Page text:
|(Source of the painting. I did the speech and thought bubbles.)|
In the old days of the nineteenth century, warfare was (as it still is) violent and bloody. But in those days most soldiers walked to war. Imagine, if you will, walking from Paris to Moscow. That's roughly 1,760 miles. Walking at a comfortable 2 mph, non-stop, it would take roughly 36 days to do that. More realistically, marching perhaps ten hours a day, it would take 88 days to make that march.
Oh, at certain points there will be people proclaiming...
|(Source of the painting. I did the speech and thought bubbles.)|
So it's a long walk and along the way the colorful native inhabitants will be trying to kill you. After a few years of being occupied by the French, even the civilians will try to kill you. War is nasty. Then and now, make no mistake, war is no fun.
By now some of you are probably saying to yourselves, "Hey, they had horses too. And wagons, lots of wagons. Cavalrymen don't walk, they ride!"
Well, yes they did. They had thousands of horses available. Many, if not most, were used to pull the cannon, the ammunition carts, mobile forges and tools, and the supply wagons carrying all sorts of spare gear. While the French army tried to live off the land and not have a huge supply chain behind them, nevertheless there were things they couldn't get locally but had to be hauled along. Shoes, spare uniforms and accoutrements, all sorts of stuff.
When you got to where you wanted to fight, then, if you didn't go into battle immediately, you made camp. For the French, that often meant tossing your blanket down and rolling up in it to go to sleep.
Tents? The officers have tents?
Why yes, yes they did. Muster roles, manuals, regulations, and all manner of paperwork were as important to a military force then as they are now. Who takes care of all that stuff? Why the officers, that's who. Back then there were a higher proportion of troops who couldn't read and write nor do simple math. So the officers, for the most part, took care of that. So they had tents to keep the paperwork dry. Paper gets wet, ink runs, and the troops don't get paid.
Oh yeah, armies tended to haul their pay chests with them as well. Though the men might get paid sporadically, if at all, on campaign, good leaders knew that the men felt better with a few coins in their pockets. Ya know to check out the local talent and the local vintners, breweries and distilleries.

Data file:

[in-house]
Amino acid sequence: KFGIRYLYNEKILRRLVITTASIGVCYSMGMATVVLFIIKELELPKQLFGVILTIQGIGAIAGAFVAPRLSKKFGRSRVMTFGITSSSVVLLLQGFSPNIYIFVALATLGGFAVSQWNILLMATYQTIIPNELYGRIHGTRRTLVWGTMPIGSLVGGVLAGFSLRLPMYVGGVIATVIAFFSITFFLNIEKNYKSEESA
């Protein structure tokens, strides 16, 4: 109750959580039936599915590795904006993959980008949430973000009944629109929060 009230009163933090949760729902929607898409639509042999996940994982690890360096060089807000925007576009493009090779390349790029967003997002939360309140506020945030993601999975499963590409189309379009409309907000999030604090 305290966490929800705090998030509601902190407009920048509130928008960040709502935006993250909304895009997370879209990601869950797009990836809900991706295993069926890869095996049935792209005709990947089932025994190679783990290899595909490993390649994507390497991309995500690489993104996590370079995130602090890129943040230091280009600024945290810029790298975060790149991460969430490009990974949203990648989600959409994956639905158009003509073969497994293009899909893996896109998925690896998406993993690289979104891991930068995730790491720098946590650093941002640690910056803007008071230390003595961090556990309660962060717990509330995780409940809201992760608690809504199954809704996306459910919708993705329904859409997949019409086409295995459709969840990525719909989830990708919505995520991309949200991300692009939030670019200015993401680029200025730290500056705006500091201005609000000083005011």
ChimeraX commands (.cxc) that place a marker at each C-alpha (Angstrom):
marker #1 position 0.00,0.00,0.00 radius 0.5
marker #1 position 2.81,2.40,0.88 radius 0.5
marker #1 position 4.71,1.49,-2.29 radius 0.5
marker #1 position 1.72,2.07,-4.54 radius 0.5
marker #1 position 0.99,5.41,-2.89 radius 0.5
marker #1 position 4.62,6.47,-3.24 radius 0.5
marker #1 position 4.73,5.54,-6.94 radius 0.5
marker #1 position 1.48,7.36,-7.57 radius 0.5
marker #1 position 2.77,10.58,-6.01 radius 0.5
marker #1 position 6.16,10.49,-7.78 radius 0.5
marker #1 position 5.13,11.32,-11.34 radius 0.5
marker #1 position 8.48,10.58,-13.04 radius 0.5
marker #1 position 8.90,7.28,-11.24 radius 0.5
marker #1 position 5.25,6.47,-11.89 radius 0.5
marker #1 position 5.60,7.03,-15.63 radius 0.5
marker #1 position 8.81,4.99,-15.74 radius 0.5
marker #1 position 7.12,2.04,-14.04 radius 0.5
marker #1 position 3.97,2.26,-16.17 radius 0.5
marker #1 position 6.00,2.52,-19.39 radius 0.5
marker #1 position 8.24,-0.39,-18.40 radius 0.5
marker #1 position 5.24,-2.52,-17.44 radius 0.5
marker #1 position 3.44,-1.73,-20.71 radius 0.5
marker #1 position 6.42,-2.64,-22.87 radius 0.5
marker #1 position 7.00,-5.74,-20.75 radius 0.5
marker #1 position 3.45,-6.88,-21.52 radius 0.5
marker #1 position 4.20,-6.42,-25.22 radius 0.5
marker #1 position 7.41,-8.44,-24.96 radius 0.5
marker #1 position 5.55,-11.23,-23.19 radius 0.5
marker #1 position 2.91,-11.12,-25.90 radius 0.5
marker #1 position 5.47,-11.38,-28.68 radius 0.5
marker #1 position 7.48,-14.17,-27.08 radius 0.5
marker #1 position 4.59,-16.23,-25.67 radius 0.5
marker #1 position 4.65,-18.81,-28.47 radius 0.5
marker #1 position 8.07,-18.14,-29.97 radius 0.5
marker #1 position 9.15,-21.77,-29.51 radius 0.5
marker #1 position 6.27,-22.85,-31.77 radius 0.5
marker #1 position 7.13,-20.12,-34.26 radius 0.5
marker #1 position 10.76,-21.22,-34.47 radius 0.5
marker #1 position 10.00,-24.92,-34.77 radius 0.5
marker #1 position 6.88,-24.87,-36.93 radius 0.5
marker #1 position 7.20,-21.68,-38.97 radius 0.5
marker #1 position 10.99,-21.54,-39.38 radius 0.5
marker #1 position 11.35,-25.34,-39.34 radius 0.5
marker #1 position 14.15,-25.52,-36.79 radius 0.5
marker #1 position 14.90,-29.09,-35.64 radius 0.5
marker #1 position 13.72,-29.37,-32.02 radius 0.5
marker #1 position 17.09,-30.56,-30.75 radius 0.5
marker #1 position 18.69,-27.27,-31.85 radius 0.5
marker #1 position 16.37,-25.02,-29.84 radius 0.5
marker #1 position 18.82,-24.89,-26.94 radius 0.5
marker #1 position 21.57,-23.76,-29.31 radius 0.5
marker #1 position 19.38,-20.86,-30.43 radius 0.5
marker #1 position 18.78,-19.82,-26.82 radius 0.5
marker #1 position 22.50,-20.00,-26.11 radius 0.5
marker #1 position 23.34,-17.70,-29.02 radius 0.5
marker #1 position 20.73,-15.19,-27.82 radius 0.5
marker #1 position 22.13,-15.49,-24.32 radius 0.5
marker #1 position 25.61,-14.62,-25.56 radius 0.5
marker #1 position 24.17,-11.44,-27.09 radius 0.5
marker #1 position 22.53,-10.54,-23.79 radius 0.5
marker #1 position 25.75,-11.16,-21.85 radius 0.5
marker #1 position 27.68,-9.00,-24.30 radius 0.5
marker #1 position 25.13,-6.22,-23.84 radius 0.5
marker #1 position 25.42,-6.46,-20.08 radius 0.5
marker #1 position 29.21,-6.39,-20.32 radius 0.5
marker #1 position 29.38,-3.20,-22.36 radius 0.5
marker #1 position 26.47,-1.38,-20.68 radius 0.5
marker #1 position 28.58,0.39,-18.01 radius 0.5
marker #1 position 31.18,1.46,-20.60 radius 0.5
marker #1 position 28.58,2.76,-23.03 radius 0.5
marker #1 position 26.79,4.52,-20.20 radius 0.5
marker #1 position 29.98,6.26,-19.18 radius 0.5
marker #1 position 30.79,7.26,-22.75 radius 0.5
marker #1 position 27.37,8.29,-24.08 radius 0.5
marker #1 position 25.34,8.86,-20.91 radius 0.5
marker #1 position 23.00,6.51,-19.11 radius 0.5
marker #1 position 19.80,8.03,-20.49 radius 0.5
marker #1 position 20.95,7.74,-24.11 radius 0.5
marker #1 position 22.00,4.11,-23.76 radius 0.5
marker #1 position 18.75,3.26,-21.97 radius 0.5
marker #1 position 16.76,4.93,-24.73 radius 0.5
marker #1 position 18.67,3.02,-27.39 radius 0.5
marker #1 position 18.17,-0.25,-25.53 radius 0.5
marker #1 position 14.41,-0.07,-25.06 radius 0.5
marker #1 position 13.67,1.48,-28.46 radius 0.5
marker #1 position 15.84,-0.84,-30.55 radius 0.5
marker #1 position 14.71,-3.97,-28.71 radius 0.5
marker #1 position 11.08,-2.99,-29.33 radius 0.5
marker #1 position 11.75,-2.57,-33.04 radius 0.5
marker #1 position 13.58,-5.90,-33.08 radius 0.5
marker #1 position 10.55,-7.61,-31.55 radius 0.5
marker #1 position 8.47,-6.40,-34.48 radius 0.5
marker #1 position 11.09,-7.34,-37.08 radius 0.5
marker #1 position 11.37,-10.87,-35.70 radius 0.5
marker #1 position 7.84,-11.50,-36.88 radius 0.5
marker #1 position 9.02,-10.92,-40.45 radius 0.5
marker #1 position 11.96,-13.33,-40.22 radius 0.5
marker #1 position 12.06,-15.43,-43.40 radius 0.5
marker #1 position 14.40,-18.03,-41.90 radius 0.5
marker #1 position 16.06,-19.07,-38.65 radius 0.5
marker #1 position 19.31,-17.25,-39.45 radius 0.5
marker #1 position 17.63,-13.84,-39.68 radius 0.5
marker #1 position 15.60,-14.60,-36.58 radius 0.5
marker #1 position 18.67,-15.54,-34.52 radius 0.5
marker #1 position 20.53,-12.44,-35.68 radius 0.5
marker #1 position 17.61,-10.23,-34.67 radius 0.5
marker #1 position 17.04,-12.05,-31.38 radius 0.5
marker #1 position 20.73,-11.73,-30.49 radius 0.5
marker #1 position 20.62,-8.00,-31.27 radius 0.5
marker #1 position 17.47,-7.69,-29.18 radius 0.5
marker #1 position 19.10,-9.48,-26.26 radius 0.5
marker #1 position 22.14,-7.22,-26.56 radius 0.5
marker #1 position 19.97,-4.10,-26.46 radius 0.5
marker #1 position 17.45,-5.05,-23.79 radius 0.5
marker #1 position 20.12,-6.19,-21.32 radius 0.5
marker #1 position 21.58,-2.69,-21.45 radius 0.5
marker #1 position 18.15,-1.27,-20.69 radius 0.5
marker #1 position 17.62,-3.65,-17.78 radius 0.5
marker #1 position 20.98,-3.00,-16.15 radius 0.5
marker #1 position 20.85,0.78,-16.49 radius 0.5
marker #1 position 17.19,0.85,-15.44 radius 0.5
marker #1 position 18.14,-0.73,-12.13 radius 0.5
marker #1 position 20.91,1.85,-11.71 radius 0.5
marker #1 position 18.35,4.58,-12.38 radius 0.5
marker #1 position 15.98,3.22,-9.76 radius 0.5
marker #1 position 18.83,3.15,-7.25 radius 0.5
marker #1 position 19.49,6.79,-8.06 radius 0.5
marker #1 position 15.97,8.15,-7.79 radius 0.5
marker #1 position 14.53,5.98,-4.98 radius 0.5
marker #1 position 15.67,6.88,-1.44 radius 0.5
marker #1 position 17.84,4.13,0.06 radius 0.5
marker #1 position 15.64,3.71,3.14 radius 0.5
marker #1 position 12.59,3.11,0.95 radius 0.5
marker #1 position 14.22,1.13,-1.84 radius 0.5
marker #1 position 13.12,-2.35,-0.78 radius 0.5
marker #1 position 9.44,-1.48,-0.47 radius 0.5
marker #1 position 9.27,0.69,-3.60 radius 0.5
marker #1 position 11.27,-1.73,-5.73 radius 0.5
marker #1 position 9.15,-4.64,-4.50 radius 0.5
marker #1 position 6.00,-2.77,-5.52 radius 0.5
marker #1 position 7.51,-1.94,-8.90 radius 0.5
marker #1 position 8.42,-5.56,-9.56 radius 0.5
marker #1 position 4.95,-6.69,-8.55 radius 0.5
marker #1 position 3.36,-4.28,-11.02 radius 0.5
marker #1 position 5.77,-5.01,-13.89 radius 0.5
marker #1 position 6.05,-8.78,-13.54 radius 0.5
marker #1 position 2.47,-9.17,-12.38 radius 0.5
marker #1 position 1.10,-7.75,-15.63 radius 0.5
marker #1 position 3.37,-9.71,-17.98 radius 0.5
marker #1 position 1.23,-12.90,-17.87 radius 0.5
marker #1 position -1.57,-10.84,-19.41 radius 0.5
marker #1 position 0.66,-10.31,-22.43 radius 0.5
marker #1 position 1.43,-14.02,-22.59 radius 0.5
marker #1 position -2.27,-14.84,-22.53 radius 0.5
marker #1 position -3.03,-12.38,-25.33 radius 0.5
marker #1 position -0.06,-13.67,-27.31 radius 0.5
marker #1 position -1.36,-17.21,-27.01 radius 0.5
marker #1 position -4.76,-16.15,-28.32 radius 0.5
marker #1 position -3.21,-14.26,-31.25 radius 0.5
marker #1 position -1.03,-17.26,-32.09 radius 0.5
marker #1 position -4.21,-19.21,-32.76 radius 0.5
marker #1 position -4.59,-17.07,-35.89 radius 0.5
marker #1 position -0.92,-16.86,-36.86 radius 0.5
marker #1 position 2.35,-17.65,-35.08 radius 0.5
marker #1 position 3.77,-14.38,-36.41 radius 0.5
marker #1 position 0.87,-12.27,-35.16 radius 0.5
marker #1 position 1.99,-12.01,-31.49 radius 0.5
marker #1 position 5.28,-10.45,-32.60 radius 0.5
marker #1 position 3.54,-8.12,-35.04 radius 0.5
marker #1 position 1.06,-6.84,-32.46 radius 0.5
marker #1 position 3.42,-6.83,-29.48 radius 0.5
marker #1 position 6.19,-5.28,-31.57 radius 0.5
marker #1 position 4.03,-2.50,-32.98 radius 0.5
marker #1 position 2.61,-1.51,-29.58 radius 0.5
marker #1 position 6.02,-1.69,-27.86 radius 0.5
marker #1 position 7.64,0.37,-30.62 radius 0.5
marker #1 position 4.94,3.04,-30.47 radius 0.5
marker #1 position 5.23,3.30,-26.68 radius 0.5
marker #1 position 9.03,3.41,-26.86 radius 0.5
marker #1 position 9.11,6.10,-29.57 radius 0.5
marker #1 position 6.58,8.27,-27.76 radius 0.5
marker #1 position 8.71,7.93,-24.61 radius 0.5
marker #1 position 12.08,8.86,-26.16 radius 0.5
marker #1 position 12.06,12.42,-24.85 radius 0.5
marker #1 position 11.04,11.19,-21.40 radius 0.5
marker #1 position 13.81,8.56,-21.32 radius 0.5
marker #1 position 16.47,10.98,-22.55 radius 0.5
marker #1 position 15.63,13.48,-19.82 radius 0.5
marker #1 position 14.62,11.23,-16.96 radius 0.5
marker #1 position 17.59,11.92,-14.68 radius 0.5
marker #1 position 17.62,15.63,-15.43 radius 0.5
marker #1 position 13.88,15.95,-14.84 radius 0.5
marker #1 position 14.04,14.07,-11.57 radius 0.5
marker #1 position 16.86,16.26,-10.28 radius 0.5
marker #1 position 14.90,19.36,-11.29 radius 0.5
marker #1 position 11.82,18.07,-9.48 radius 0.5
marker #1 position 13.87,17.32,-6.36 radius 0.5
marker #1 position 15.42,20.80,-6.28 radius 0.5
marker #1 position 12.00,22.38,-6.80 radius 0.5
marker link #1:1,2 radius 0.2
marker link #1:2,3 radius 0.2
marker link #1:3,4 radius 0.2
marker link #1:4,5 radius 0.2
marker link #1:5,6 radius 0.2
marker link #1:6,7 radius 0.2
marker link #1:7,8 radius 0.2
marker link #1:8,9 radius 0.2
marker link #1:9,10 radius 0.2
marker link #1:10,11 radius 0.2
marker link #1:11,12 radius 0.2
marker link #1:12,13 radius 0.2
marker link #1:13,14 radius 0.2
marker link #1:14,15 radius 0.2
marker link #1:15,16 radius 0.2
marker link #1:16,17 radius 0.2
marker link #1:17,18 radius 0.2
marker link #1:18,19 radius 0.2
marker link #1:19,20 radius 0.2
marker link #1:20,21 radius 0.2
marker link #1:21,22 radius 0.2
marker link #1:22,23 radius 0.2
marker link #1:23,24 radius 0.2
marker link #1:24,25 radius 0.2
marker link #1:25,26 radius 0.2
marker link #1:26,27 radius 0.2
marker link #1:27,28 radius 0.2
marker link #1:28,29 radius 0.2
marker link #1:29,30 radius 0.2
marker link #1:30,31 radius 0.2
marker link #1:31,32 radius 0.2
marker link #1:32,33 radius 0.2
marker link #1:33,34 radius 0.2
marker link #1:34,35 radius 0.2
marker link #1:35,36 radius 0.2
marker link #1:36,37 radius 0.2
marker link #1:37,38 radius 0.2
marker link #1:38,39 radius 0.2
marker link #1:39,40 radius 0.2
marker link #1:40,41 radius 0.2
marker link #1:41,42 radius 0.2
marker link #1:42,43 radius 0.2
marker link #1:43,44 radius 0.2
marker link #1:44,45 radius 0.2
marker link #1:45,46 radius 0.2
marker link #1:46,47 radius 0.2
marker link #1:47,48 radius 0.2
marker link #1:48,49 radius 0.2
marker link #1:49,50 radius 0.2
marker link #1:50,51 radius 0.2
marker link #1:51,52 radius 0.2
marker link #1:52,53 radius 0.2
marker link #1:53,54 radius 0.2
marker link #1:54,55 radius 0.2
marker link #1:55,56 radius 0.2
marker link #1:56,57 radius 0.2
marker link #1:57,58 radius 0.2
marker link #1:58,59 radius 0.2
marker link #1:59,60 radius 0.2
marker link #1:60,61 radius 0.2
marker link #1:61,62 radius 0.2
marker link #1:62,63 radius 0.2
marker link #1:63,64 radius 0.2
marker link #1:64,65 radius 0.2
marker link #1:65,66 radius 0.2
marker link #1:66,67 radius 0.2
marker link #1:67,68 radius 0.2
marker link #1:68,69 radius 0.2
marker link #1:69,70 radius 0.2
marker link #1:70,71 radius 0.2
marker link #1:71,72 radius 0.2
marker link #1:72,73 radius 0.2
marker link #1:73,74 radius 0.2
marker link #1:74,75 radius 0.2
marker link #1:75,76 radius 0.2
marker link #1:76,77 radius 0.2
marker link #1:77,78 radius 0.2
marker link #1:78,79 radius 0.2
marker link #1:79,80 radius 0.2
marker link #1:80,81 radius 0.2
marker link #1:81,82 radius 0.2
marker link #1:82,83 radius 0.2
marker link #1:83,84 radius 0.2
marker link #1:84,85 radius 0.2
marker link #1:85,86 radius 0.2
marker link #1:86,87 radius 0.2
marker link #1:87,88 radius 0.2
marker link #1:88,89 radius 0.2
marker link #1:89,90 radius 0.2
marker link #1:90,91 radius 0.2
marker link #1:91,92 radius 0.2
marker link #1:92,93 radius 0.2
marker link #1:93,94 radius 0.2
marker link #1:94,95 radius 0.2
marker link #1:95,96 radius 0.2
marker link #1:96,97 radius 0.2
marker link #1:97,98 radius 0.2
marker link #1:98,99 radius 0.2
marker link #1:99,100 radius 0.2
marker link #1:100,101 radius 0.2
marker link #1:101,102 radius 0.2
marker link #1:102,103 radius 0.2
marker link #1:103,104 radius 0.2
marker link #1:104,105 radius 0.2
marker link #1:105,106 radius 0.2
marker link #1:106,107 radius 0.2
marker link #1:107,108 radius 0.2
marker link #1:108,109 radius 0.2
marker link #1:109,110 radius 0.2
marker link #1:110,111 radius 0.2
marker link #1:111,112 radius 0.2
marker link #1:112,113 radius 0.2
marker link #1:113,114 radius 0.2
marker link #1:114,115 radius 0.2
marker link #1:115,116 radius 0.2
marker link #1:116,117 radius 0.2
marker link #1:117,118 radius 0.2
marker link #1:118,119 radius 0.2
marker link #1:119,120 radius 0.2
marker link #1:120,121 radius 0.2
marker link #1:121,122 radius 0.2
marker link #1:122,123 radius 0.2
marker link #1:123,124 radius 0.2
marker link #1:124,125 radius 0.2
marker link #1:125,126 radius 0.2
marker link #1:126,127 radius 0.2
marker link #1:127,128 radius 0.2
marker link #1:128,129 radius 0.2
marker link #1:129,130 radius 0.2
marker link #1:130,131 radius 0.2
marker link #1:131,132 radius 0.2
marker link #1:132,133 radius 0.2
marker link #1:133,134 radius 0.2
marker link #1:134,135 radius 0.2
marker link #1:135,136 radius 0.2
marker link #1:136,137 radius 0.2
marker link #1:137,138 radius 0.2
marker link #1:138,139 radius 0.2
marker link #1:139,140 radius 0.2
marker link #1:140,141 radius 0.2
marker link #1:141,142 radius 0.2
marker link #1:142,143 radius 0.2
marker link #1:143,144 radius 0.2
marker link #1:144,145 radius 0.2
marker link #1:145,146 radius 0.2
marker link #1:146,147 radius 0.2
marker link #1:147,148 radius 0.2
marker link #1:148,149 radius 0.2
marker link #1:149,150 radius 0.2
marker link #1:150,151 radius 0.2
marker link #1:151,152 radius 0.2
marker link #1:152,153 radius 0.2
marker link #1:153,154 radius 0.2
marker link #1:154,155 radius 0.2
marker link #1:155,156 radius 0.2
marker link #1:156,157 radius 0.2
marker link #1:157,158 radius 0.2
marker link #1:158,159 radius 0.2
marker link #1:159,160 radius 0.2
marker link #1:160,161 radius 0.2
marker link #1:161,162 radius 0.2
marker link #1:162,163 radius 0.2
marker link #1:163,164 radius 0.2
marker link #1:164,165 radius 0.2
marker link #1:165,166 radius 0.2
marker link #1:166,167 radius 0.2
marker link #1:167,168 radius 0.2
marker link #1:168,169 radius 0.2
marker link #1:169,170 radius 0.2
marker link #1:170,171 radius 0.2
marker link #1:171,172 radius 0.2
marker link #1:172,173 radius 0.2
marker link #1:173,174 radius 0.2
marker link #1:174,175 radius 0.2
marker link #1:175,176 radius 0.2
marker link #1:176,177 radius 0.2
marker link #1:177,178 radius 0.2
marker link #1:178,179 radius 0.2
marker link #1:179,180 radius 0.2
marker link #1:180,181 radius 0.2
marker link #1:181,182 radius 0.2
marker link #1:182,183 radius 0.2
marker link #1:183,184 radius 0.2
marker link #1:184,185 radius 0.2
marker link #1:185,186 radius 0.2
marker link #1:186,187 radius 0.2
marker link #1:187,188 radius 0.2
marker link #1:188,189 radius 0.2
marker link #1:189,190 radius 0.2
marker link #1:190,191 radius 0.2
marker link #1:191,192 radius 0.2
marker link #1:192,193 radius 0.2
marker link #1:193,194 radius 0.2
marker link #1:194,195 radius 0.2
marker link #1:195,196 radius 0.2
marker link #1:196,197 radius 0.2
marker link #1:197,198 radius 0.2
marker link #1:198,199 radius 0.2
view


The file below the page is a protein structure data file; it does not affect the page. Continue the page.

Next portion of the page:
Remember, the French term for the brandy so loved by the troops is eau de vie, literally "water of life." In most armies of the period the soldiery liked their booze. Yes, I know, not much has changed in that regard. Though the quality of the beverages has improved over time.
On the day of battle the soldiers woke up, pulled themselves up off the ground, cleaned themselves up as best they could then sought sustenance. Sometimes it wasn't much more than some moldy biscuit they'd been carrying with them for days. Some mornings there was nothing at all. Before Waterloo most of the British troops hadn't had anything proper to eat since leaving Brussels two days before.
So maybe you had a bite, perhaps a bit of soup, then perhaps a bit o' grog (in the British army), brandy in many of the Continental armies. Then it was time to fall in and earn one's pay.
Notice that I made no mention of tents for the men. Tents are bulky and require lots of transport. Many generals felt that it was healthier for the men to sleep out in the open. Considering the disease rates at Valley Forge they may have been right. Cramped huts, or tents, with smoky fires, men coughing and hacking, there were periods during the year when it was surprising that any of the soldiers were fit for duty. Truth be told, disease caused more deaths on campaign than combat. That remained true for at least another century.
The bugles are now sounding, the drums are thumping, and the sergeants are getting the men into some sort of order. For across the valley lies the enemy, doing much the same thing you're doing. Waiting on the generals.